Anyway, back to chromecast, the experience you want would be appleTV. If you have an iphone, you'll be amazed at how stunningly simple they made the process. Any (nonDRM) video you watch can be sent seamlessly. It's about $65 more than the chromecast bdoes not work with netflix or amazon.
Aug 8, 2013
Another quick, simple review, not necessarily in that order.

0) I saw some news article saying that it had been released but was sold out. That's useful news! I Googled for how to buy it (funny that), found it and ordered 2 of them. No sweat required. You may ask why I ordered 2--it's because they were supposed to be backordered.

1) I received the dongle before the website said it was even going to ship. 1 for Google for going back in time to ship it. Must be nice to have a spare TARDIS at GooglePlex.

2) I plugged it into the back of the nearest TV. It didn't light up or show up on the ChromeCast setup. I plugged the extra USB cable lying around in the packaging to a USB port on the TV and, viola! it's alive.

3) The rest of the set up was painless. Note that I did not bother to even find out if it had any instructions included.

4) Using my HTC One X, Nexus 7 original series, iPad, etc. I've had no problem with anything. Netflix works just like it does on my Tivo except the controls are nicer. I didn't even need to install anything on any of my devices--it was already there.

5) This TV is not all that close to an WiFi access point, but the ChromeCast doesn't seem to notice or care. Everything just works.

So for me this is a no-brainer. It's more responsive that my Tivo Premier and has more options, and I can go upstairs or downstairs and still continue watching whatever I was playing. Google Play Music even works, which I hardly ever use. But then again, I am the antithesis of Scott and technology loves me; most everything works whenever I'm around.
Aug 8, 2013
This is exactly why I, as a general rule, never buy the newest technology. I wait until other people test it. That way, either I find out that it is irredeemably awful without ever having to pay for it myself, or I buy it after the manufacturer has had the benefit of thousands of hate-filled tech support calls to help them design out the worst of the flaws. Your error is in being an early adopter; but, of course, my method doesn't work unless someone else IS an early adopter, so, thanks.
Aug 8, 2013
I've wanted this kind of technology for ten years at least because I despise cables. I can plug my Android tablet into my TV with an HDMI cable and that's sort of spiffy but it falls a long way short of elegant. Chromecast looks like it comes close to solving that but it's not there yet.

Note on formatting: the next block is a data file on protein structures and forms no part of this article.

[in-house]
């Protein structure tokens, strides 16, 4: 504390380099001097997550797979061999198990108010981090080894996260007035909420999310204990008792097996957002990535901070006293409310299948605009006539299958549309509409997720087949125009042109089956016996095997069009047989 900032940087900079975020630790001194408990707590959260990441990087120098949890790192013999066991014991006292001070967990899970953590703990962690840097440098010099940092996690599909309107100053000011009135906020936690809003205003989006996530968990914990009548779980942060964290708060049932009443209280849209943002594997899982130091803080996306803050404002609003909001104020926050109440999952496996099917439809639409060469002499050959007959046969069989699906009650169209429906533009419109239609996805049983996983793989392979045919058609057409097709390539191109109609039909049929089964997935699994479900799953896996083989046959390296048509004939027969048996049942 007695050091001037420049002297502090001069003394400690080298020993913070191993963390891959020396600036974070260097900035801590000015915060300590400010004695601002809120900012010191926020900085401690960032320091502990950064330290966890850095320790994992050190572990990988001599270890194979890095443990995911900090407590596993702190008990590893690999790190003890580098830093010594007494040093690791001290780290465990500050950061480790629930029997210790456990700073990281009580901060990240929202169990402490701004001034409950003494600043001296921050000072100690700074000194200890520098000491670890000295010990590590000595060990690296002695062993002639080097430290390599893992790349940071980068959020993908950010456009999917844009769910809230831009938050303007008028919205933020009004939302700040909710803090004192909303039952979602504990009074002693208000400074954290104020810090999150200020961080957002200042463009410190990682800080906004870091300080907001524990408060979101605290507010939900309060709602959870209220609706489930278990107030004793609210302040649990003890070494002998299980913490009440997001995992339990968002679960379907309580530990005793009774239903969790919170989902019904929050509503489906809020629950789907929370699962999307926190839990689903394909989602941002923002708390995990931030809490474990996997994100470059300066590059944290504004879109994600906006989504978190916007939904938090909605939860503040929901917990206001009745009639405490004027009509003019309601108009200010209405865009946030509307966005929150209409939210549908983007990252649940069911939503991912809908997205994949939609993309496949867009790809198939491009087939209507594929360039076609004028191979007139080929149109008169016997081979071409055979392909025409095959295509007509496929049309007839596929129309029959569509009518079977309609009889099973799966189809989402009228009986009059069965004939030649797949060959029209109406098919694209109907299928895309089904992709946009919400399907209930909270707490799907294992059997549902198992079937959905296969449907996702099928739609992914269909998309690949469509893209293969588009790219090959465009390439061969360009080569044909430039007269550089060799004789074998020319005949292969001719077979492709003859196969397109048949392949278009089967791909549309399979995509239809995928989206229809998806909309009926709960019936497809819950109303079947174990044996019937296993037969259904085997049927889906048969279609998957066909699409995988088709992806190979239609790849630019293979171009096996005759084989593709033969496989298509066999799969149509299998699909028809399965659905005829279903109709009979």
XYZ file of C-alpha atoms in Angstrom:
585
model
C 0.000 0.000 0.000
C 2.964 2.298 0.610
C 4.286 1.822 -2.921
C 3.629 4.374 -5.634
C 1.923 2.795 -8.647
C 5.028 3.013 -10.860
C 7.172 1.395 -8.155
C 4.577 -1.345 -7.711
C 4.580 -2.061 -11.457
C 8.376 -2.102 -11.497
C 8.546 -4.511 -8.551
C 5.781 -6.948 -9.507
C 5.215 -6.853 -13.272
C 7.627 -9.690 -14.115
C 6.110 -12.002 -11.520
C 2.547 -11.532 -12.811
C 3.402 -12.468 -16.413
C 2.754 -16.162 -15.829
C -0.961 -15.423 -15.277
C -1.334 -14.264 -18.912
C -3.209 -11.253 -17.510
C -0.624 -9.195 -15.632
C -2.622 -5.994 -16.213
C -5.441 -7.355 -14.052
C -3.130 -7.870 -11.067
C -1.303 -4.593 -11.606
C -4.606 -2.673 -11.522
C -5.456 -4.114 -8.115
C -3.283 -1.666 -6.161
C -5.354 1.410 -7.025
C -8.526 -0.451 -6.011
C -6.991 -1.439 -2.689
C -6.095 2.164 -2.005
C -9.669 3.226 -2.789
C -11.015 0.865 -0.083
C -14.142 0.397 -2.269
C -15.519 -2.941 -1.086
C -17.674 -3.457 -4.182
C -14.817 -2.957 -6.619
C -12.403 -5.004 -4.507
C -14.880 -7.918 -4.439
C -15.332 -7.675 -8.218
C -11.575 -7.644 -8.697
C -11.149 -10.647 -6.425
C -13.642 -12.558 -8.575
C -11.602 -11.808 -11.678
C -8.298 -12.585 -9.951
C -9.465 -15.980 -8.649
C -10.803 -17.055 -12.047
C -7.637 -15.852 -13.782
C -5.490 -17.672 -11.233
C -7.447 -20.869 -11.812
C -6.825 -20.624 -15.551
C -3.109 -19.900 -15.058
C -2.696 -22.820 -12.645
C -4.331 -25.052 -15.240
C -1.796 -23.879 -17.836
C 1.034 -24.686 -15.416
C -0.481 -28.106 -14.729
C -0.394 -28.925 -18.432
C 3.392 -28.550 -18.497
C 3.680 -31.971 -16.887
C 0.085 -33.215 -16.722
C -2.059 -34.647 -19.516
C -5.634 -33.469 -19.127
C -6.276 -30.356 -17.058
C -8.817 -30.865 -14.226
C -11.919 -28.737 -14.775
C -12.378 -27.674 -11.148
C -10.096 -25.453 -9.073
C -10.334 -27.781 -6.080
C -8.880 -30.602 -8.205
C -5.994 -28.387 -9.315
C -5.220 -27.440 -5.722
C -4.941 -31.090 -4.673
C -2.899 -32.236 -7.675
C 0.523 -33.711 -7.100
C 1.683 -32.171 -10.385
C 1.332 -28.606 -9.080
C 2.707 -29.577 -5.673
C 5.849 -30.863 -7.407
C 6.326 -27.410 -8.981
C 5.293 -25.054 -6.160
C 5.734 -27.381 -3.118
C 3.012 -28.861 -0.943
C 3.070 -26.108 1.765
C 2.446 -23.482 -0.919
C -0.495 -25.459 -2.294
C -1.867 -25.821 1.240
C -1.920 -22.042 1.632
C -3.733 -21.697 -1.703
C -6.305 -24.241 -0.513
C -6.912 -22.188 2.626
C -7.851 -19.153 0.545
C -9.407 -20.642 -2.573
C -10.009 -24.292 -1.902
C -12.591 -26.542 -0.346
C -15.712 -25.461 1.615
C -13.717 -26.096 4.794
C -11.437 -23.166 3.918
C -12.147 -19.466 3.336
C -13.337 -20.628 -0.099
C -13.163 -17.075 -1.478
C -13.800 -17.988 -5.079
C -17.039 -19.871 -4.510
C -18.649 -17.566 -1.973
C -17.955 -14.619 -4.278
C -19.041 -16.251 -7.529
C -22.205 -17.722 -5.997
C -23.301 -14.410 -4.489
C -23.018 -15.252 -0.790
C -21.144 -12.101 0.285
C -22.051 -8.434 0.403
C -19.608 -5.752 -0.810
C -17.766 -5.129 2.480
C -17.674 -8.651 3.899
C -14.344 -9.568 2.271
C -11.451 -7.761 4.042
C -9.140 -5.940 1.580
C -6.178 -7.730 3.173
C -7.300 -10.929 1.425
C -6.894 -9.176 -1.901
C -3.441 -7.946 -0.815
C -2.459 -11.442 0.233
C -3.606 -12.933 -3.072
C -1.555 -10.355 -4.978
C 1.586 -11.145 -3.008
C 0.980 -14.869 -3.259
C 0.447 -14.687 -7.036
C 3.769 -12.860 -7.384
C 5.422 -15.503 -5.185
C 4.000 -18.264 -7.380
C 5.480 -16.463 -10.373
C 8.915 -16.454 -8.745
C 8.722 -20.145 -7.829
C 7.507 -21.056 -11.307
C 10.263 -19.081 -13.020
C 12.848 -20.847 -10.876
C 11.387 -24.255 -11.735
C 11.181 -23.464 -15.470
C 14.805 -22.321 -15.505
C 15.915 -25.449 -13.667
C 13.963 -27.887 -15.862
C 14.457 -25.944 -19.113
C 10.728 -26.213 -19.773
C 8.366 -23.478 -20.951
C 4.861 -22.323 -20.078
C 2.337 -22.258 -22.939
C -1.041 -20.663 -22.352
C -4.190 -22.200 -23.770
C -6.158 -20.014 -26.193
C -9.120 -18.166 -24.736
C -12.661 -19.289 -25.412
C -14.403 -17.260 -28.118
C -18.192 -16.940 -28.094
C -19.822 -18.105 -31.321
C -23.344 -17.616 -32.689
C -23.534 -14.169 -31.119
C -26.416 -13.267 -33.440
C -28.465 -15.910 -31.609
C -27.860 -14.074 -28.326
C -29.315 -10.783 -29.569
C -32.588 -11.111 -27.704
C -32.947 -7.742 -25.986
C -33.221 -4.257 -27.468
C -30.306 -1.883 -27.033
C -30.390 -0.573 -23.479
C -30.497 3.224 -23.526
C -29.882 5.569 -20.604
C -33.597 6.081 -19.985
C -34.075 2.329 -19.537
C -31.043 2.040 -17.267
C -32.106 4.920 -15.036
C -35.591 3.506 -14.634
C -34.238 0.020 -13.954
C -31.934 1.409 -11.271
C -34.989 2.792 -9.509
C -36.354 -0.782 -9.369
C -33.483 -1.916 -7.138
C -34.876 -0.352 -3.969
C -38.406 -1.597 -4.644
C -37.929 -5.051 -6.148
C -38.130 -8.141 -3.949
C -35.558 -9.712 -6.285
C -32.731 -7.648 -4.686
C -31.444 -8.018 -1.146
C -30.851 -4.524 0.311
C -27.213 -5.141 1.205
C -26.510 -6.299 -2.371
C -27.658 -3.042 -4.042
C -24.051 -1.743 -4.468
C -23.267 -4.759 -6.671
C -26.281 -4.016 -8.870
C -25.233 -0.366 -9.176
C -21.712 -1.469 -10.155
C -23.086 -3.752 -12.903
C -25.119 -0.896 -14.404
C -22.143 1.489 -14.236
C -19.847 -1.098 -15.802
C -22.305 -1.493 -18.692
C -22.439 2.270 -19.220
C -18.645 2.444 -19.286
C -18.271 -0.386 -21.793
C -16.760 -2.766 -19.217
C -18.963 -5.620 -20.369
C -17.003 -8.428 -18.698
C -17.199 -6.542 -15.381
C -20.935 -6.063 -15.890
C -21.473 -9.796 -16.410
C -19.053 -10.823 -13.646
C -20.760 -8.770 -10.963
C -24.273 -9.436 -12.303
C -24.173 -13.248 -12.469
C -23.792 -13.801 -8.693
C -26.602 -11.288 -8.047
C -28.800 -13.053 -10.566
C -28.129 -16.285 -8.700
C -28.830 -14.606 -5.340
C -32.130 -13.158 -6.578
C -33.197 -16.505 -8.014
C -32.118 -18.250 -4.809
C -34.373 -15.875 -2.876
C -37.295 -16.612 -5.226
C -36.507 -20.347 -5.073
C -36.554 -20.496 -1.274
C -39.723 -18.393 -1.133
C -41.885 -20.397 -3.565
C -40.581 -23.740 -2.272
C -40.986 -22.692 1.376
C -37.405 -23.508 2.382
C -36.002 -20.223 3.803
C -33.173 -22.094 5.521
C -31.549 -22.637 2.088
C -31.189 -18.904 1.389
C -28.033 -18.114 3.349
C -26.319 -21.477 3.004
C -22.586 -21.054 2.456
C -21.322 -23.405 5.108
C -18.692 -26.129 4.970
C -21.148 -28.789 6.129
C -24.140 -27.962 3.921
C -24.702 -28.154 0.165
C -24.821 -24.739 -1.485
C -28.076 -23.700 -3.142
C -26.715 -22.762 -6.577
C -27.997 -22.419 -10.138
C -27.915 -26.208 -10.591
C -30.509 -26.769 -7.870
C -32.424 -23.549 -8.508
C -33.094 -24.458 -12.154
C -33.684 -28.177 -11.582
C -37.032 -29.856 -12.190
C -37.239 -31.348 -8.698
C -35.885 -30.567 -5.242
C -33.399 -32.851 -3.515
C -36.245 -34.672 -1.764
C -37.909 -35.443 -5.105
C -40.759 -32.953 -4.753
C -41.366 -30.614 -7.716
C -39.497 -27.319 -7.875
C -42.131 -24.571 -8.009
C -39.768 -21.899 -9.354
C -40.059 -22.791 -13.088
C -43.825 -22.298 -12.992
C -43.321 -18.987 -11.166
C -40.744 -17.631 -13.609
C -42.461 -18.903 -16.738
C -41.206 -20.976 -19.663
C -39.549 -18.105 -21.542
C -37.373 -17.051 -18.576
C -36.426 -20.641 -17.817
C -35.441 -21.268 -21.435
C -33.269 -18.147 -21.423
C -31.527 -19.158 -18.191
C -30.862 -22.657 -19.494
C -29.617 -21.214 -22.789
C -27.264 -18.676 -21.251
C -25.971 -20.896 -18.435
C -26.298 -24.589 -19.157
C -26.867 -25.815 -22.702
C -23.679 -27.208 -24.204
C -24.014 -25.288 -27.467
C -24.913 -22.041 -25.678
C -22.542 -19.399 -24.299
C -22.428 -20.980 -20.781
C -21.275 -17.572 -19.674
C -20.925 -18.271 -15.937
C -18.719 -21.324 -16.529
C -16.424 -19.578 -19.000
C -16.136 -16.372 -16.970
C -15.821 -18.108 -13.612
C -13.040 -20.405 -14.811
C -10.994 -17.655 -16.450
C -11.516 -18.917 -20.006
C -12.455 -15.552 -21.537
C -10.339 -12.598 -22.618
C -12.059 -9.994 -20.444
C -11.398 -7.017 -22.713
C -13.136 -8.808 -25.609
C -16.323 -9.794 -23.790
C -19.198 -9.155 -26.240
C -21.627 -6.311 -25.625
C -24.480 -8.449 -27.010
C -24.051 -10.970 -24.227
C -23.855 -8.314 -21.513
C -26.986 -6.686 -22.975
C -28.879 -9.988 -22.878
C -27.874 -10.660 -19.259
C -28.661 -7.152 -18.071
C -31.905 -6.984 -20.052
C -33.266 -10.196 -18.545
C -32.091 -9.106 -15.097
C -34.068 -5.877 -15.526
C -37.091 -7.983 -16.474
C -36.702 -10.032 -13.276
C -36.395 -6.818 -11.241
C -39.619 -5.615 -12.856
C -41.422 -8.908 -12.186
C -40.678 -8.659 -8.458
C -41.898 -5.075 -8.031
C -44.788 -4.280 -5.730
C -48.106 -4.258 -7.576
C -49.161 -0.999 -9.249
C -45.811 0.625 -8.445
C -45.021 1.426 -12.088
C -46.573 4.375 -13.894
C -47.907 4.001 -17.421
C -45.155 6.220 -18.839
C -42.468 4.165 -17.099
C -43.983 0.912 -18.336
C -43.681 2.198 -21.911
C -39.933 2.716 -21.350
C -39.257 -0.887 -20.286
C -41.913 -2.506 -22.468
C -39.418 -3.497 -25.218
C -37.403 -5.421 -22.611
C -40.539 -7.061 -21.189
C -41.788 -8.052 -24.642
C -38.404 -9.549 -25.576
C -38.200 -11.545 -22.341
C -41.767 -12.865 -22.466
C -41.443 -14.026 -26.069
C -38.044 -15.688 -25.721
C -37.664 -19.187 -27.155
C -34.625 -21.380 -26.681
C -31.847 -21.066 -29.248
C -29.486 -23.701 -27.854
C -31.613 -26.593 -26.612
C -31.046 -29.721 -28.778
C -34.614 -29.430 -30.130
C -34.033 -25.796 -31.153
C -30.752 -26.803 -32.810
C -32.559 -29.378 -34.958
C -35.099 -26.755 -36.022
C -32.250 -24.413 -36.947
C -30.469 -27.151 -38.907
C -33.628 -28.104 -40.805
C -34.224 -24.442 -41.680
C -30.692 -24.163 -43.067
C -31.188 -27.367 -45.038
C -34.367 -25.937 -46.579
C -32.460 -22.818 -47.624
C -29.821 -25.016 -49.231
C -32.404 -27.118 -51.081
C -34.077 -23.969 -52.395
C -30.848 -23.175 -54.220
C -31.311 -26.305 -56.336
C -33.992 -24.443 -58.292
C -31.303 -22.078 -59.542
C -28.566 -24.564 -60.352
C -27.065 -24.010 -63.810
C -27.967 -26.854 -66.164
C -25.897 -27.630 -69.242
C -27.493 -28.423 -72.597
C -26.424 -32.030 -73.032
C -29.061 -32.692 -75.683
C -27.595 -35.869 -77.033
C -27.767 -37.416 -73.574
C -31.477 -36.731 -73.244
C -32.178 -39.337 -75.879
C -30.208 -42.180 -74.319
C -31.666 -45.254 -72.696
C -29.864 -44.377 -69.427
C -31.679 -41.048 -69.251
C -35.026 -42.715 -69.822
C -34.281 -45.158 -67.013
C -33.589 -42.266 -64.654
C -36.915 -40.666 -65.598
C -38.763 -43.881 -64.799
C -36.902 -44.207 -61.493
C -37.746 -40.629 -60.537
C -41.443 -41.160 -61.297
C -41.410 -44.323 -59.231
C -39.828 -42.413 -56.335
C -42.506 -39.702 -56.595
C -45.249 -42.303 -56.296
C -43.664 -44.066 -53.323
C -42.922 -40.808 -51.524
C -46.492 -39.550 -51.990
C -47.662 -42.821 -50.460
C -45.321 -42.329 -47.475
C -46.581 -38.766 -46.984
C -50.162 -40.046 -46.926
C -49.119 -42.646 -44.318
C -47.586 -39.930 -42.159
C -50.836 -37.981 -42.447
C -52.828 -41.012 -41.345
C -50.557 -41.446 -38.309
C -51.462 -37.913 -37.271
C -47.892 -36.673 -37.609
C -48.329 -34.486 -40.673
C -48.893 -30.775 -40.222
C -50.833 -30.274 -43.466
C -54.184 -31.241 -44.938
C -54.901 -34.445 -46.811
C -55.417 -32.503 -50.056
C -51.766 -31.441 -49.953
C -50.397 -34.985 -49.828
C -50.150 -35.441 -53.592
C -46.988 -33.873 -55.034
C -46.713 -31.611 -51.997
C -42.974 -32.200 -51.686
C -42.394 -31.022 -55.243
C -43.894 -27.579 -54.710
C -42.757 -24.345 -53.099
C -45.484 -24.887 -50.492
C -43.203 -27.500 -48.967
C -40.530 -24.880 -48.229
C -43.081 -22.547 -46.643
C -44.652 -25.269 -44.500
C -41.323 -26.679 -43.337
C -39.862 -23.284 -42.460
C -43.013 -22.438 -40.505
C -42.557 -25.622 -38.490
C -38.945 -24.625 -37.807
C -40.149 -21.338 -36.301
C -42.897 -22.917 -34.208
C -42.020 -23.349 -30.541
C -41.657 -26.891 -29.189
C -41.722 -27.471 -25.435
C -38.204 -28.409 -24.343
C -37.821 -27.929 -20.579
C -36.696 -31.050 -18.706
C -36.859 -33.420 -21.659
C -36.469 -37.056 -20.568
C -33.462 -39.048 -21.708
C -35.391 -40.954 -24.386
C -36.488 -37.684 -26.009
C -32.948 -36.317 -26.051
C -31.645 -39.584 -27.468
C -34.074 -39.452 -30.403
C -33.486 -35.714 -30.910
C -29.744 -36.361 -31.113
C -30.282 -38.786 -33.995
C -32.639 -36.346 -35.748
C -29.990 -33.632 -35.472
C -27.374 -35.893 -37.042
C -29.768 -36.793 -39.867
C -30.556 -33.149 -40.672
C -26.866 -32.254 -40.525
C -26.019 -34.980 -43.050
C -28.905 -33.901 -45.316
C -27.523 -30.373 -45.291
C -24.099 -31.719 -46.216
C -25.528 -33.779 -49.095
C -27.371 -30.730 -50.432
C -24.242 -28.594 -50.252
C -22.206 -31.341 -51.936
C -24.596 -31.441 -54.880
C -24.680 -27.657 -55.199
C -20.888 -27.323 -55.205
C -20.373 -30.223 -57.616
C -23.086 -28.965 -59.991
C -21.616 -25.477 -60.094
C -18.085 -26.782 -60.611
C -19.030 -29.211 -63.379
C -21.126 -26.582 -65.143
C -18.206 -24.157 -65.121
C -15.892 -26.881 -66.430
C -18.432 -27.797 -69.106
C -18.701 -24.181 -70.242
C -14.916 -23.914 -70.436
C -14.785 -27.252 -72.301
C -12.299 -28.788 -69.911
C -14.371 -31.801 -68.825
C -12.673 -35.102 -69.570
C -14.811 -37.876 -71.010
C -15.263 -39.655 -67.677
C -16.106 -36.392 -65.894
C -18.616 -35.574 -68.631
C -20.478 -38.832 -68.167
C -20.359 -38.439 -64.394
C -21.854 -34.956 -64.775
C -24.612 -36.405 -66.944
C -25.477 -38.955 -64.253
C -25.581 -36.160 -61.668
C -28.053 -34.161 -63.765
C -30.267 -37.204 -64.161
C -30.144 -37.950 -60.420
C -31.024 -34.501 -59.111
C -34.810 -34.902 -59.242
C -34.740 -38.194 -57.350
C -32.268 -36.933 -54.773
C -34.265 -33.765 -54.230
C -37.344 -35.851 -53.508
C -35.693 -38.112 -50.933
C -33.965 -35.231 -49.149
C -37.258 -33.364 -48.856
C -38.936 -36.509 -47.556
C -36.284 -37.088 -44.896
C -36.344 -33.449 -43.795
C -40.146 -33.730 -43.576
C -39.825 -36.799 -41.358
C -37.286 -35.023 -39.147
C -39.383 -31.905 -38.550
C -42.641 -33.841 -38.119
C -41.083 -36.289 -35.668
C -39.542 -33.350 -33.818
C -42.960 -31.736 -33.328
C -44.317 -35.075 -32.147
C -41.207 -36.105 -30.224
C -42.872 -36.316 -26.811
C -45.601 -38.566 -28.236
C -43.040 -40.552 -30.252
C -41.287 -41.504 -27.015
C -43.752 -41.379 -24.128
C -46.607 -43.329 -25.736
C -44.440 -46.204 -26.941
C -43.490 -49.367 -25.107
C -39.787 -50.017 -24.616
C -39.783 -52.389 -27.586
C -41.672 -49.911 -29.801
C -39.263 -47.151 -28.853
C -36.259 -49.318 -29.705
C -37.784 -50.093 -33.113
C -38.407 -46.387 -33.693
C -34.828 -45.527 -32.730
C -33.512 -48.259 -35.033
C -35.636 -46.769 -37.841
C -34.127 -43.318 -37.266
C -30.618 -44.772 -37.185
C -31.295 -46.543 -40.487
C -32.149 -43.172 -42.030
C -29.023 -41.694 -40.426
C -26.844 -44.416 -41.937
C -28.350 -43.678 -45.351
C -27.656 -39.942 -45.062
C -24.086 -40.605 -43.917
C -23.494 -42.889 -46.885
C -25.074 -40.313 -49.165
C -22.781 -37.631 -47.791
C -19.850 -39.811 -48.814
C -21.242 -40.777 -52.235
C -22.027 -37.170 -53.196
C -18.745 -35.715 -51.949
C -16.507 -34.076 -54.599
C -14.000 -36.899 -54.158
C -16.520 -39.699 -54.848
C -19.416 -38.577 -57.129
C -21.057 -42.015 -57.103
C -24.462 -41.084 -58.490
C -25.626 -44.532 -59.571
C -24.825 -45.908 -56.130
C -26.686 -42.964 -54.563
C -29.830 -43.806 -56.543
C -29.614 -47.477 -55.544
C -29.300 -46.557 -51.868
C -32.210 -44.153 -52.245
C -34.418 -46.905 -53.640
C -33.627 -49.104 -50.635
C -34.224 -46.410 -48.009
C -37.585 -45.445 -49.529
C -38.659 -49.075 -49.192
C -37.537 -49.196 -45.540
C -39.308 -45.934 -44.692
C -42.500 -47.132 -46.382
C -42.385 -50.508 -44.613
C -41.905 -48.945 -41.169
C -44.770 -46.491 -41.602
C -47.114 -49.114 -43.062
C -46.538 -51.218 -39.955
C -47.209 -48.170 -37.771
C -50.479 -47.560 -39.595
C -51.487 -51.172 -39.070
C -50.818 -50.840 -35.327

I'm hoping that in 6 months it will be.
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Aug 8, 2013
I probably won't try it. Mainly because I can't imagine having enough time to mess with it. I can set up a wireless router, no sweat. But for entertainment, if I can't screw in a thingie, click a button and it works, I've moved on. YMMV.
+6 Rank Up Rank Down
Aug 7, 2013
I want to add my own review. I received my Chromecast about a week ago, and the experience varies based on where I use it in the house and what device I try controlling it with. First off, setup was simple enough for the device itself. The trickiest part was getting it to work on my Windows 8 desktop, and that wasn't the Chromecast's fault - I just needed to figure out which firewall was blocking the GoogleUpdate.exe process from running and let it through. My only complaint as far as Google is that their installer was even needed, rather than letting me just download the software onto my machine directly.

That aside, the Windows 8 installation was pointless anyway. Trying to cast a Chrome tab from my desktop over to my TV right next to it is an exercise in frustration. Technically I guess you could say it works, but if I try watching video in the Chrome tab, the experience is unwatchable. Sometimes the sound will keep going while the picture is frozen, but most of the time it just does this horrible buffering every fraction of a second.

But that's with Windows 8. Using my Macbook Pro, it's a completely different story. On the same TV, with MBP casting a tab, it looks great. The TV will permanently be a second or two behind the computer, but the sound only comes from the TV, and syncs well with the picture. I used it over the weekend to take an online class.